People attract people
Growth of self-sustaining evening economy
Financing public area improvements            1994            • 20-year reauthorization            1995            • $21 m...
1996: Streetscape Improvements           • 893 trees; 72 planters
Visitor- friendly: 683 pedestrian maps & signs
Integrated with 233 signs for motorist          that the CCD also maintains
Making Transit More Customer Friendly
Route maps and historic images
New graphics for 108 entrances to underground
1        2,032 Pedestrian-scale lights          Doubled nighttime illumination.
Completed 2/3 of all streets in last decade
Supports the evening economy
Focused on small-scale incremental changes that add upC:  Document a Setings ev Deskt 17t Steetpl nt s 20 7.J         s nd...
Benjamin Franklin ParkwayComprehensive lighting program
222 new pedestrian & 132 vehicular lights
Interpretative signs
Illuminated 14 major public sculptures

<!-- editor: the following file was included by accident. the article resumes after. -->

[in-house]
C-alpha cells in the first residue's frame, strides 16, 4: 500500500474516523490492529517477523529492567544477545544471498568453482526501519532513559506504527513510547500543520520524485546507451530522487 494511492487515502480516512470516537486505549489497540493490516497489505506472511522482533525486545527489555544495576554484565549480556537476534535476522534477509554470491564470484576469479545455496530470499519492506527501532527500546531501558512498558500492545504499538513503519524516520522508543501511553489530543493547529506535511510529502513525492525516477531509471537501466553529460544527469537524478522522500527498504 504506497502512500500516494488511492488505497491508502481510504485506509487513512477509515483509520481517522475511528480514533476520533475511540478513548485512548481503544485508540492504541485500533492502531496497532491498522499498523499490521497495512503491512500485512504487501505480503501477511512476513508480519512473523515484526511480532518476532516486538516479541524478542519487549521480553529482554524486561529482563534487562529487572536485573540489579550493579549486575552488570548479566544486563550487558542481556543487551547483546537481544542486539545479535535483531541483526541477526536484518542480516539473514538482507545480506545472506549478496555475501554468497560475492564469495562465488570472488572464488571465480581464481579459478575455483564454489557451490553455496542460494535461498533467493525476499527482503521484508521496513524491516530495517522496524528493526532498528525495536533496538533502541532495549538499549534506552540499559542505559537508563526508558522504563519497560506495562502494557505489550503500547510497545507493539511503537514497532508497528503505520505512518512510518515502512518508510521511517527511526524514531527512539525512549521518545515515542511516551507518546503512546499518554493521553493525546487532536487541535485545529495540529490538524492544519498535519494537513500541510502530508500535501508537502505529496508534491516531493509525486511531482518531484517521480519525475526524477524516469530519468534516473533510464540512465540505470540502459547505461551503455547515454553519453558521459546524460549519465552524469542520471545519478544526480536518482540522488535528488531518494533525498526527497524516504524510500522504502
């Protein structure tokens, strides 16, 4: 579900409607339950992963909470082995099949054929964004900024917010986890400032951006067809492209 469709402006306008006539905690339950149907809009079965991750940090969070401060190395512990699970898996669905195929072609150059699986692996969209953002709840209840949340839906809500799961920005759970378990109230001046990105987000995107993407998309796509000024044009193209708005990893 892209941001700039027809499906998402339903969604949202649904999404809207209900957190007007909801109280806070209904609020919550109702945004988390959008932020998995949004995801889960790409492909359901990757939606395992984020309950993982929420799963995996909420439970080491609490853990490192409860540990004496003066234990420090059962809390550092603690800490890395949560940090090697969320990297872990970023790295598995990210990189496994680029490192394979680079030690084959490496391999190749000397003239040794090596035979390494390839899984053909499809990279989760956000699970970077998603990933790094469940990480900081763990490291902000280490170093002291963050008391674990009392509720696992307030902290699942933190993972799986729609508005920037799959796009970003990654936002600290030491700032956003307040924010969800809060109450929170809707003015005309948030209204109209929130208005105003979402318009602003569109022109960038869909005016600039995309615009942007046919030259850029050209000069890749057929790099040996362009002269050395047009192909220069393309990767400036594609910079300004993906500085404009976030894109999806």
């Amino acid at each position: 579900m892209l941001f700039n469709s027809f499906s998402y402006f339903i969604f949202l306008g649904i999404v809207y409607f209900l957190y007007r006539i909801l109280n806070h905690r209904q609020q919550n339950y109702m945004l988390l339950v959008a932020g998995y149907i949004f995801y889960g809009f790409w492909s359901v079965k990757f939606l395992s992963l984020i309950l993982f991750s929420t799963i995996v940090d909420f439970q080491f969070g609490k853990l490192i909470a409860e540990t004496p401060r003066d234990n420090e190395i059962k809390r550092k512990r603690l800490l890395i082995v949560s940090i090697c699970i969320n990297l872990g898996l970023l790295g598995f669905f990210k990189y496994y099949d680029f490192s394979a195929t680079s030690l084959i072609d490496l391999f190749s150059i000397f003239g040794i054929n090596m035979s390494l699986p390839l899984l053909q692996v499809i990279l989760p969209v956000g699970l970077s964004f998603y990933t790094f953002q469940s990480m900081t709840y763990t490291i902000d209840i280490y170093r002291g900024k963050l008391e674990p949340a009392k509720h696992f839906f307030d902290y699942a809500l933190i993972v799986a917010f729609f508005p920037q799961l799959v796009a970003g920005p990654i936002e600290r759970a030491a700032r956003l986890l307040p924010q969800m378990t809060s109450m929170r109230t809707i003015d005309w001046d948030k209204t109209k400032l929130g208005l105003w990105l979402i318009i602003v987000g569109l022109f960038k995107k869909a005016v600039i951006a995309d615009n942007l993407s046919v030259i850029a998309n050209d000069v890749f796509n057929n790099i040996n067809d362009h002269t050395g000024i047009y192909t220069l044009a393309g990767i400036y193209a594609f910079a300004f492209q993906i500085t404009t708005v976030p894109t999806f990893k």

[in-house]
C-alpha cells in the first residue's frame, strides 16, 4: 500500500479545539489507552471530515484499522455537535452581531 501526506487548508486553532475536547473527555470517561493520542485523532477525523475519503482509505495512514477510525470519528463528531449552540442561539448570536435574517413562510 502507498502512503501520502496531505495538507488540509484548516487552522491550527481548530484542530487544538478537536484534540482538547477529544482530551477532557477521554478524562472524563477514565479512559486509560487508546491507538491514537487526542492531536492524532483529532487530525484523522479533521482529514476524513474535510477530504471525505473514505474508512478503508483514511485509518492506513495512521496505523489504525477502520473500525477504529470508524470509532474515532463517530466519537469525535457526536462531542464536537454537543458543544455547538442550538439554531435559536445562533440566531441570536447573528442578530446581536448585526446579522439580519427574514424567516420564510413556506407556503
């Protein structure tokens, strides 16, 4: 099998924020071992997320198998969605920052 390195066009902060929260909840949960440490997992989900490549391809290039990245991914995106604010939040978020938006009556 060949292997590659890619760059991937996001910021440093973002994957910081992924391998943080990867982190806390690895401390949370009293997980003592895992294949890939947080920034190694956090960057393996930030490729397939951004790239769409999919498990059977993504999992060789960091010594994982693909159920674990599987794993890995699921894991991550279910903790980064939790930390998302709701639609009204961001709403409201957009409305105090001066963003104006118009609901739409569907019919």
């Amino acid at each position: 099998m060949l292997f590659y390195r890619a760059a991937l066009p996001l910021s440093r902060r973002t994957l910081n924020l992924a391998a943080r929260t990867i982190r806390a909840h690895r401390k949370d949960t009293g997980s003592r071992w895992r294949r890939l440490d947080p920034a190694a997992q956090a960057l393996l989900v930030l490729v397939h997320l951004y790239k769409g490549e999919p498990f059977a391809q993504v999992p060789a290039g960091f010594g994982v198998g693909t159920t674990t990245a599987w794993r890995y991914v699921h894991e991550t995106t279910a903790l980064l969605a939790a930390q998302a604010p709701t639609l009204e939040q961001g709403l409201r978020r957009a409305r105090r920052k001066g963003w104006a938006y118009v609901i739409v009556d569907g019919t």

Facades of 8 major civic buildings
Culminated in November 2004         Lighting of City Hall       From 7 adjacent buildings
2005 City Hall Holiday Lighting
D e c e m b e r 2 0 0 8 illu m in a t e d 9 b u ild in g                                            fa c a d e s
September 2008 opened our first commercial café            As part of a park renovation project
Speciality lighting to animate public spaces                     3 JFK underpasses
Renovated Chestnut Park
A quiet gathering place
But also a place to get a bite to eat
$68 millioncapital improvements
Residential revival1996: 4.5 million sf. Vacant Class “C” office space                                  • Retained archite...
10 year residential tax abatement                  Approved 1997           • Extraordinary costs of             converting...